You are here

Prepared Remarks for American Center of Japan: "Diversity as Strength: How the United States Economy and Society Benefit from a Diverse Workforce"

June 1, 2016

Good evening. I’m delighted to be with you. My remarks today will focus on diversity as a source of strength for the global economy and for society generally.

The timing for this topic is auspicious, because just two weeks ago, as part of the G7 Summit meetings, Education Ministers from Japan, the U.S., the U.K., France, Germany, and other nations gathered in Japan, in Kurashiki City — and diversity was at the forefront of their discussion.

The Education Ministers discussed the role of higher education in preparing students for the 21st-century economy, and they recognized that learning to cooperate and collaborate with people from different backgrounds and various cultures is an essential part of that education.

Given the global character of today’s economy, one of the most important things that universities do for students — in addition to equipping them with fundamental knowledge and technical skills — is equipping them with a well-developed appreciation for diversity while teaching them to work in diverse teams.

For the purposes of these remarks, I define “diversity” to mean consideration of the full range of human differences along dimensions of race, ethnicity, gender, national origin, socioeconomic background, age — as well as diversity of thought.

Those differences are important in work and in society generally, because they give people different life experiences to draw upon when they interact with one another; different ways to see and think about the world; and different approaches to solving the complex problems we face as a society.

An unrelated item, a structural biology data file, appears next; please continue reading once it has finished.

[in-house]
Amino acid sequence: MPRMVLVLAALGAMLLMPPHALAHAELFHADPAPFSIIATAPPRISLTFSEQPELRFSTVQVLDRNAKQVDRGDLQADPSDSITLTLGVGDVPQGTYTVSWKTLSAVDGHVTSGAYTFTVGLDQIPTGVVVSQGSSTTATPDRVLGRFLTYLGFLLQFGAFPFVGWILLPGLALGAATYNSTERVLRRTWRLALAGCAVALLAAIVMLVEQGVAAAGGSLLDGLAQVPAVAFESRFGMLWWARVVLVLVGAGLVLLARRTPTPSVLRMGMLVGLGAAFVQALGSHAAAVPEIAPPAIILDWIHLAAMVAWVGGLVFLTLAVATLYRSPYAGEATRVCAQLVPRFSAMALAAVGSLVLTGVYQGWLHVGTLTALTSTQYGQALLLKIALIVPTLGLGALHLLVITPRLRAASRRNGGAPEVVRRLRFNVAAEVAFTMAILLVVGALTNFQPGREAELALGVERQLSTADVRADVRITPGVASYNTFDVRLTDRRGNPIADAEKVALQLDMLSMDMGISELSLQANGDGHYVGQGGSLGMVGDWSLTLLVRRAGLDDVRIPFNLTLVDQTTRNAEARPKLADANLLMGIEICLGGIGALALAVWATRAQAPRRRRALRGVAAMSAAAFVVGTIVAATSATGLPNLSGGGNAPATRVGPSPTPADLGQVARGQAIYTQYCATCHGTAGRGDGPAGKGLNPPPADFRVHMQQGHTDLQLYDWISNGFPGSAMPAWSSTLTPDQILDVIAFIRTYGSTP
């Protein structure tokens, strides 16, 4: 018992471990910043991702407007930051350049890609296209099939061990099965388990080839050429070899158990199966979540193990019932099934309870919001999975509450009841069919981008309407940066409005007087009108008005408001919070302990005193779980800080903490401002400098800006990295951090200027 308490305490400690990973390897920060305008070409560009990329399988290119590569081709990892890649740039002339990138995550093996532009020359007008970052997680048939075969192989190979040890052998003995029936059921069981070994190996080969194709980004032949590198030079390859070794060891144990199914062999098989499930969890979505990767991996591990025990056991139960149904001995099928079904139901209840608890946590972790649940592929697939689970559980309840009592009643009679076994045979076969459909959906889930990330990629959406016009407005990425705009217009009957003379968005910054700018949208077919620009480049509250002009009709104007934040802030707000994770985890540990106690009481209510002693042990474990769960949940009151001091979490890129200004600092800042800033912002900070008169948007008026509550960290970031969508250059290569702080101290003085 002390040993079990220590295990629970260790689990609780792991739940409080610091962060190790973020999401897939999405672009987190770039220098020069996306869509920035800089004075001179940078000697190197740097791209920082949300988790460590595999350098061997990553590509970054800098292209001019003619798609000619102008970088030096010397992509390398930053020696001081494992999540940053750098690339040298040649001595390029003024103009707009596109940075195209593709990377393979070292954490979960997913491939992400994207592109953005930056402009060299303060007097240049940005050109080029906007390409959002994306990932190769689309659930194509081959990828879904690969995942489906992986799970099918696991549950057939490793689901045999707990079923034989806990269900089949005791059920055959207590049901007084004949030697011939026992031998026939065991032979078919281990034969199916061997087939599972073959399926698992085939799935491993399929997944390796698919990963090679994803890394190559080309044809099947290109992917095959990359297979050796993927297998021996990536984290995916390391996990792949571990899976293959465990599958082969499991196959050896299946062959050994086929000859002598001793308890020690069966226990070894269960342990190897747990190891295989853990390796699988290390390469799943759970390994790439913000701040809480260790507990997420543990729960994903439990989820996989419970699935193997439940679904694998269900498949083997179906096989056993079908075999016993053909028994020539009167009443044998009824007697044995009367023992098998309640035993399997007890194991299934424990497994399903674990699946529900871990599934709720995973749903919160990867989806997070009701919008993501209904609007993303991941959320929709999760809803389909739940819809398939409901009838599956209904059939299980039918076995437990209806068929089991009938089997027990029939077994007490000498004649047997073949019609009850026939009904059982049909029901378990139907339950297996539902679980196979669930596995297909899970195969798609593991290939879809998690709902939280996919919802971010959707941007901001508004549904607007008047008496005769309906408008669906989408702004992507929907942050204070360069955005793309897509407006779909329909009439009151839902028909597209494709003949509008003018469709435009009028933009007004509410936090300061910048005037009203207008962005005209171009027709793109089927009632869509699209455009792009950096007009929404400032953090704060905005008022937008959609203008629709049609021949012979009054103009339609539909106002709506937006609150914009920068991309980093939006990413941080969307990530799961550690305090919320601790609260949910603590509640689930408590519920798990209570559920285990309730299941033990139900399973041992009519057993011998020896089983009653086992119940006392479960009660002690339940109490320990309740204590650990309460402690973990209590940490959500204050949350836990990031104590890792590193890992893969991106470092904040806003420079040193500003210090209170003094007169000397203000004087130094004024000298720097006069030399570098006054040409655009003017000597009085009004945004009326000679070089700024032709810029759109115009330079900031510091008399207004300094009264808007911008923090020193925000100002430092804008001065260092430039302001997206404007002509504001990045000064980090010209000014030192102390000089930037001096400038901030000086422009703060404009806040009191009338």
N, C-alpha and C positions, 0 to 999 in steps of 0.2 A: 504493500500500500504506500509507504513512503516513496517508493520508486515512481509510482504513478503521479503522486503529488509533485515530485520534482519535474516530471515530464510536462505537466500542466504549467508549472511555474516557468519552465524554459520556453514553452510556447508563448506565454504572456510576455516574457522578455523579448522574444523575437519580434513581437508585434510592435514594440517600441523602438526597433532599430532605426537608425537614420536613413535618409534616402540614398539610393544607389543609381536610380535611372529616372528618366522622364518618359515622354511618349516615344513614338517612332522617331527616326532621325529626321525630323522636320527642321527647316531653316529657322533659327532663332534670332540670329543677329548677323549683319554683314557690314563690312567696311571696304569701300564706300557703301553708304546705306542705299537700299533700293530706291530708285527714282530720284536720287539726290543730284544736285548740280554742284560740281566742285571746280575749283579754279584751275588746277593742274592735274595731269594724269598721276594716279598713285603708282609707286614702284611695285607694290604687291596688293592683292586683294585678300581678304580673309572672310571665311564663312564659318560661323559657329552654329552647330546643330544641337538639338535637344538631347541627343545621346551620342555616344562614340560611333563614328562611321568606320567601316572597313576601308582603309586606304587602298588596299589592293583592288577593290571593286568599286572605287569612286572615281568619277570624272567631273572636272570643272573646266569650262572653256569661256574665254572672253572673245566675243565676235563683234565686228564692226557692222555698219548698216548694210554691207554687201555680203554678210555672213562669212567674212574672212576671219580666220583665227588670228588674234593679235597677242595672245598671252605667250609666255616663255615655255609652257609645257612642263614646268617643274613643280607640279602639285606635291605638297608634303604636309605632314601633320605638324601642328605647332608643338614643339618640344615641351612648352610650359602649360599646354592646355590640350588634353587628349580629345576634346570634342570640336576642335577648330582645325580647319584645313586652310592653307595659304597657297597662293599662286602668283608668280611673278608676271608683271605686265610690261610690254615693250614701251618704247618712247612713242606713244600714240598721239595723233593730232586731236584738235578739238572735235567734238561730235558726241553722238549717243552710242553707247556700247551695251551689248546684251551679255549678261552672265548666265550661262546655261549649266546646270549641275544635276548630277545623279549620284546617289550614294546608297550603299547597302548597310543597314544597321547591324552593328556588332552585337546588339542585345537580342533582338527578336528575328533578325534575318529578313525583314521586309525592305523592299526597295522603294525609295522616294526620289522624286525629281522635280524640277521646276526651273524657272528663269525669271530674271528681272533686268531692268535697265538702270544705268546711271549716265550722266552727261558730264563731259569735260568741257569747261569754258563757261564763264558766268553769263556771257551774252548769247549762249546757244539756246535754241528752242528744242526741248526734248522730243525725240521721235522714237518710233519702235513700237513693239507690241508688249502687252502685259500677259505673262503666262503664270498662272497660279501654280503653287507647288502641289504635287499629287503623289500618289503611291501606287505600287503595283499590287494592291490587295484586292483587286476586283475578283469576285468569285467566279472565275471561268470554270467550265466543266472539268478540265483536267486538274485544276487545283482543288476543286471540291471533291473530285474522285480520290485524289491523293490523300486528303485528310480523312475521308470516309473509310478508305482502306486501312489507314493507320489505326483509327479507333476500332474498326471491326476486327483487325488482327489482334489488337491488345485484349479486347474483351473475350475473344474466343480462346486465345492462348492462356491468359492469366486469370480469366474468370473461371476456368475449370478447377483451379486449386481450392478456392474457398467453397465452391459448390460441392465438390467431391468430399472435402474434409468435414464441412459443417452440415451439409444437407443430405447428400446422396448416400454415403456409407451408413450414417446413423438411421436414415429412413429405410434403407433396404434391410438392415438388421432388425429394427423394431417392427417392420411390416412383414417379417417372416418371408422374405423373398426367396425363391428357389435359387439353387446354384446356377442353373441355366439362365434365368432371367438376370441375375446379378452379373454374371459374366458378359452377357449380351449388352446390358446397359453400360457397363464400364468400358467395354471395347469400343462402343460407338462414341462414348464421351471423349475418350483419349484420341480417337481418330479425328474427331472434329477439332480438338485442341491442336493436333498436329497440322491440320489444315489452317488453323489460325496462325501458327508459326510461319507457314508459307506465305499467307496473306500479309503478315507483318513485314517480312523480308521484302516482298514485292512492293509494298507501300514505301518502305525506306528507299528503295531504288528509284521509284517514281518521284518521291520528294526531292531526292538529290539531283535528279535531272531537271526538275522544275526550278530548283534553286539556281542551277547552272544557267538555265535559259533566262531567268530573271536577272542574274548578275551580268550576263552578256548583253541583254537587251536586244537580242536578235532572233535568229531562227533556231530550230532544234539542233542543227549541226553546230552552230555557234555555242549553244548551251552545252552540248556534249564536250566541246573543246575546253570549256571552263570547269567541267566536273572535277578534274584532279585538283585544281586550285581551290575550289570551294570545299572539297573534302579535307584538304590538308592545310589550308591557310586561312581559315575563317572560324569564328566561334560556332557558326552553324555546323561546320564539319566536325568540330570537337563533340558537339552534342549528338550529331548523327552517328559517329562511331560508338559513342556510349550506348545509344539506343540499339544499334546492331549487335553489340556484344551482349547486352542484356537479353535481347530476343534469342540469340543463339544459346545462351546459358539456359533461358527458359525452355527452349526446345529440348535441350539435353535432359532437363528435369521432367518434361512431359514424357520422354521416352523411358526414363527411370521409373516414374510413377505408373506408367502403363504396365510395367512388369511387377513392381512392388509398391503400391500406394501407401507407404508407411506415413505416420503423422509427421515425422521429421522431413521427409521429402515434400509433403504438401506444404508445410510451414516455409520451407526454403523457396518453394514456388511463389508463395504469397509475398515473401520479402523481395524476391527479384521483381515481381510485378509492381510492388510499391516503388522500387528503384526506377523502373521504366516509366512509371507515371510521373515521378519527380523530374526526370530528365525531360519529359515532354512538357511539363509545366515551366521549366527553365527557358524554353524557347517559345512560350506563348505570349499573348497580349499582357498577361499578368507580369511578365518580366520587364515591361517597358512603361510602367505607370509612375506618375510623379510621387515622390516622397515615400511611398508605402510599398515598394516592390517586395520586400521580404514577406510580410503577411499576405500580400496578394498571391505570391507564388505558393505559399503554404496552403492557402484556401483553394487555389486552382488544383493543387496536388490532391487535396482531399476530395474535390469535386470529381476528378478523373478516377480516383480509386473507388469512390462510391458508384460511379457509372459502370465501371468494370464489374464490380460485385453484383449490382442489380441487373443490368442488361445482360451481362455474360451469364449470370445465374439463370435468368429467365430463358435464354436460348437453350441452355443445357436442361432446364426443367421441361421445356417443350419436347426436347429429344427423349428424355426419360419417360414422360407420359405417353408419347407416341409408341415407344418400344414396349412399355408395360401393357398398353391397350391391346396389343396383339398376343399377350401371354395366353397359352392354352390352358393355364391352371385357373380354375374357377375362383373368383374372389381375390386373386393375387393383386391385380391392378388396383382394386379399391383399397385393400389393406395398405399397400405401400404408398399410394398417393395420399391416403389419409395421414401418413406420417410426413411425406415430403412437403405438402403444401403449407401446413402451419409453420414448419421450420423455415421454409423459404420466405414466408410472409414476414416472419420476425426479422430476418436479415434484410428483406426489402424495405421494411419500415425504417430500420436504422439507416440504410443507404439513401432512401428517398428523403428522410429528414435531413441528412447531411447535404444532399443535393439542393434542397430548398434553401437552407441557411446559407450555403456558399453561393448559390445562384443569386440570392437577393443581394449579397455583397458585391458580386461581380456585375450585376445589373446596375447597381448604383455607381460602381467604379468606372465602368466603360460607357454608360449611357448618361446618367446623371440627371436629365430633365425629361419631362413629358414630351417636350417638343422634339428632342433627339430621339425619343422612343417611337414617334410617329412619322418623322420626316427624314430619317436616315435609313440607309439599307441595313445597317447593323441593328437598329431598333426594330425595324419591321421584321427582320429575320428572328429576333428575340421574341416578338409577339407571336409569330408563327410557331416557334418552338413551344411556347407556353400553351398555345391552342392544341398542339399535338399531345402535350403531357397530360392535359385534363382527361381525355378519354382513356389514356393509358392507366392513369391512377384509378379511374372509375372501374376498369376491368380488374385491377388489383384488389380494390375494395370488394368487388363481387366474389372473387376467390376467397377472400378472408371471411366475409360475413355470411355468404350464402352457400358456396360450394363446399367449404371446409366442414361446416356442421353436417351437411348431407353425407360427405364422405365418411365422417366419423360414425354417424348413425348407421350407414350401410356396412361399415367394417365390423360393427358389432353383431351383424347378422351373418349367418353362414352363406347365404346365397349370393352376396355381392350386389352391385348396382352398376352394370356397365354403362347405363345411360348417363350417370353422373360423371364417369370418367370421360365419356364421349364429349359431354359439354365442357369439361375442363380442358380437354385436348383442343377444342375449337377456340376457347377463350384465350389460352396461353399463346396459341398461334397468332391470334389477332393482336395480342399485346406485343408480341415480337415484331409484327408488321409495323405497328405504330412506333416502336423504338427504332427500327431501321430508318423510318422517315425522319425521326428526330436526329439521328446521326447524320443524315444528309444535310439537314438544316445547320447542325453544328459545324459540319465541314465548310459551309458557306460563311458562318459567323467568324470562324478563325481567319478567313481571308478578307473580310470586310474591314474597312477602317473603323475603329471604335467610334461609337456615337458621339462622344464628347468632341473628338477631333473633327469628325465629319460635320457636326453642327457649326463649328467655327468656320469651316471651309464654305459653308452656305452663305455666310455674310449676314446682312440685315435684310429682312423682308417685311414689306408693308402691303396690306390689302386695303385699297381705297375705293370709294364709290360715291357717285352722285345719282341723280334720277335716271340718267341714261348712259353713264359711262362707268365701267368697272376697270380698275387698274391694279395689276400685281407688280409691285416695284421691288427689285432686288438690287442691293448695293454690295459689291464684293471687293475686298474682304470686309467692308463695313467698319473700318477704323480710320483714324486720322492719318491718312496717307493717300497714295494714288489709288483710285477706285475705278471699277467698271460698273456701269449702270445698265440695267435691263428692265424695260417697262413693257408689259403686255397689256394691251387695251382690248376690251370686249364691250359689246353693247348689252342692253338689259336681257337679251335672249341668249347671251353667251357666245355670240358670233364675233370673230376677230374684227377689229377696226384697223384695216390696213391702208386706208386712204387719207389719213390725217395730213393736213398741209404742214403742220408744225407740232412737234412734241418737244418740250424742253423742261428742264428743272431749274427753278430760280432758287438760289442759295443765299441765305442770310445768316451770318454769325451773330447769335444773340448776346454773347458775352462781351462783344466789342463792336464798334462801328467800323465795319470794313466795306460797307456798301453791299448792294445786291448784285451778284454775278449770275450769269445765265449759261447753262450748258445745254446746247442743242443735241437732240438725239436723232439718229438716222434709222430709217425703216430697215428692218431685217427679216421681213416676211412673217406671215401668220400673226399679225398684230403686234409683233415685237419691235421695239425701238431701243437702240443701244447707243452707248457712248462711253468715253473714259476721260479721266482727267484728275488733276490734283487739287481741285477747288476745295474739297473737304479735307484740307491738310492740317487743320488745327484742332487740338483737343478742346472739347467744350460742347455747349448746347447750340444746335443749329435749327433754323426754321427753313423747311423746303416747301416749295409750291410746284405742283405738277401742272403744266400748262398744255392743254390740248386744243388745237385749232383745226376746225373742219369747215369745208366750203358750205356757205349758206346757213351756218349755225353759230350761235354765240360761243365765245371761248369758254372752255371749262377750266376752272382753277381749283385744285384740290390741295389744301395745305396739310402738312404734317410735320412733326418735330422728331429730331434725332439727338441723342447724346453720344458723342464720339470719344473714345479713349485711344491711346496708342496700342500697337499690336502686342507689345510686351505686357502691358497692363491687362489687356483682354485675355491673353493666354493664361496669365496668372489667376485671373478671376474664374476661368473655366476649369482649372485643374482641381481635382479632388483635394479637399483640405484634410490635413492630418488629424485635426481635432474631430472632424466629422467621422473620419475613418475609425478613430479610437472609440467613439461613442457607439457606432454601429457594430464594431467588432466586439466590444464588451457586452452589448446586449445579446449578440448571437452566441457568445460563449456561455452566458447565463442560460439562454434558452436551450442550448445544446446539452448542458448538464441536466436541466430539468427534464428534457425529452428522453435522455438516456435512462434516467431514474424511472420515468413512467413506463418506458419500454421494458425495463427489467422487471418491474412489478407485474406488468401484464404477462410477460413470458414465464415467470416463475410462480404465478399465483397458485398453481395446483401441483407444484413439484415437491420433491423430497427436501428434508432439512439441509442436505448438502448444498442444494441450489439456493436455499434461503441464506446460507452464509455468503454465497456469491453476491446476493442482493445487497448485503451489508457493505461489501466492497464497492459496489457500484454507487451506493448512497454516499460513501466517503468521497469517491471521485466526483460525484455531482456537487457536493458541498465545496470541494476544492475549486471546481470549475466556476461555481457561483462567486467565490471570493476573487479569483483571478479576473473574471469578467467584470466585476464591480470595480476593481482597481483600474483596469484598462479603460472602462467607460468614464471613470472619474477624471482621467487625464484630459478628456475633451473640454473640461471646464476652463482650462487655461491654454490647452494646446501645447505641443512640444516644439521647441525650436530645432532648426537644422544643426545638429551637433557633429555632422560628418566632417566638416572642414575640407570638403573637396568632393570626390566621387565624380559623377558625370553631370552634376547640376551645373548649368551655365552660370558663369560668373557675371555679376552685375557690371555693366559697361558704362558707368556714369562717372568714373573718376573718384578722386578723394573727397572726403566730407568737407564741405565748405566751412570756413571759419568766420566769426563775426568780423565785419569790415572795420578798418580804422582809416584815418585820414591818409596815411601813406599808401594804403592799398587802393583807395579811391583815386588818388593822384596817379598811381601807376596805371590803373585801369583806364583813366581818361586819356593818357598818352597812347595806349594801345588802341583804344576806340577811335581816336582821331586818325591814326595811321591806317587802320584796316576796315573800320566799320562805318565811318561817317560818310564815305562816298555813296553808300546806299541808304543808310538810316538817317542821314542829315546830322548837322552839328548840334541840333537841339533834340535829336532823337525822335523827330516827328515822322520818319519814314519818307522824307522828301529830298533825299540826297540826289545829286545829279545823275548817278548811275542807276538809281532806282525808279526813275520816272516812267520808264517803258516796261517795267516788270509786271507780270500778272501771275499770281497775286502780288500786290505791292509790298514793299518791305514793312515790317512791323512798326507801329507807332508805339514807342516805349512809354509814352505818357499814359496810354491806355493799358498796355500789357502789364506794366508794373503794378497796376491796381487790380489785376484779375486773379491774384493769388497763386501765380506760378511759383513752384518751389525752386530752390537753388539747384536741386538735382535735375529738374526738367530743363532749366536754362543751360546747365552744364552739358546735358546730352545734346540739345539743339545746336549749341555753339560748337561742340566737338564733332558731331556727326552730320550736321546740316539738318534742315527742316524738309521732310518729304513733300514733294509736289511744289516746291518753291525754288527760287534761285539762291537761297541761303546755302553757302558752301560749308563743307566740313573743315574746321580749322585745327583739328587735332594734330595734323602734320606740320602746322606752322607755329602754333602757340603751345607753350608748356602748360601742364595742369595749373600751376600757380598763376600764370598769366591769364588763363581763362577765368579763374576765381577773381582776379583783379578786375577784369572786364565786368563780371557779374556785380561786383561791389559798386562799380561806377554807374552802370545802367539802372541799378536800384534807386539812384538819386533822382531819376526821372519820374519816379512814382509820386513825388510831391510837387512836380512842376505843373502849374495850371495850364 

Diversity produces better results, because it forces us to prepare better for interactions with other people. When individuals know they will be engaging with people from different backgrounds, they anticipate opposing viewpoints and think through their counter-arguments, and they expect that reaching consensus will take effort.

Every day at the University of Virginia, I see the value of diversity in my own leadership team. The President’s Cabinet at UVA — my top leadership team, consisting of 25 people — includes 10 women and three African-Americans. The deans of UVA’s 11 schools include an African-American and two women, and the incoming dean of our Law School is also a woman. This diversity in UVA’s top leadership makes the institution stronger, and wiser.

Diversity is a leading issue in the United States, because the U.S. — a nation of immigrants since its birth — is becoming increasingly diverse. For example, a 2015 Census Bureau report projected that the minority population in the U.S. will rise to 56% of the total population by 2060, compared with 38% in 2014. Likewise, the U.S. is becoming more representative of the entire global population. By 2060, the nation’s foreign-born population is projected to reach nearly 19% of the total U.S. population, up from 13% in 2014.

To keep pace with these demographic trends, and to reflect the society that we prepare students to enter, the leaders of U.S. colleges and universities are working to diversify their student and faculty populations.

The goal of diversifying universities by attracting students from every racial, ethnic, and socio-economic background is relatively new. Until about a half-century ago, few colleges and universities in the U.S. bothered to seek out talented students from the full range of the population. Instead, students who excelled in high school and had adequate financial means attended the universities of their choice.

As a result, most colleges and universities were remarkably un-diverse 50 or 60 years ago. Desegregation and co-education brought the beginning of change, and now just about every university seeks to enroll talented students from under-served and under-represented populations.